If a person has lupus anticoagulant, anticardiolipin antibody, or anti-β2 glycoprotein I, but has never had a complication from thrombosis (a blood clot), some doctors will prescribe a daily baby (81 mg) aspirin tablet. However, it is always a good idea to reduce other risk factors for clotting, such as being overweight or smoking. Oral contraceptives and hormone replacement therapy should be avoided. Also, research studies suggest that the antimalarial drug hydroxychloroquine (Plaquenil) may play a protective role against thrombosis.
If a person has had a thrombotic complication and has these antibodies, treatment may depend on where the clot occurred. In general, after a blood clot has occurred, treatment consists of “thinning” the blood to prevent future clots. This is usually done using warfarin (Coumadin), with aspirin sometimes added.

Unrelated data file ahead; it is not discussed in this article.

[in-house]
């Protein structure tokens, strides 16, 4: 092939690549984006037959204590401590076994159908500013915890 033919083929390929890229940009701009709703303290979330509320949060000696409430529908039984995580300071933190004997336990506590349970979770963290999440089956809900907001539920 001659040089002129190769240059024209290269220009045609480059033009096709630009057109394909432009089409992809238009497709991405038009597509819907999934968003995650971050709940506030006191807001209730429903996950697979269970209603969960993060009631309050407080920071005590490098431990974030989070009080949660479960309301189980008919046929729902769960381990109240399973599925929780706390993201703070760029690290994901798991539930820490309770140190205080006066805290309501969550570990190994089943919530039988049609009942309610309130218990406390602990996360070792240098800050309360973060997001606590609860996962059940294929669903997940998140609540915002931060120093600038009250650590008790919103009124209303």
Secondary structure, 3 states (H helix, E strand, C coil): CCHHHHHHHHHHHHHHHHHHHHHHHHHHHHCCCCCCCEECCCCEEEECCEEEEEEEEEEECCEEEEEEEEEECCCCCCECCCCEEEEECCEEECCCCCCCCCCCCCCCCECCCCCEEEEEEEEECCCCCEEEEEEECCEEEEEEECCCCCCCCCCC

Some individuals who had initially been treated with aspirin have had a second episode of thrombosis and have then been treated with warfarin. A few have had a second episode of thrombosis even while on warfarin; however, treatment with warfarin appears to be successful overall. The length of time that this treatment is necessary is unclear. Many physicians recommend long-term or even lifelong treatment to prevent future episodes of thrombosis.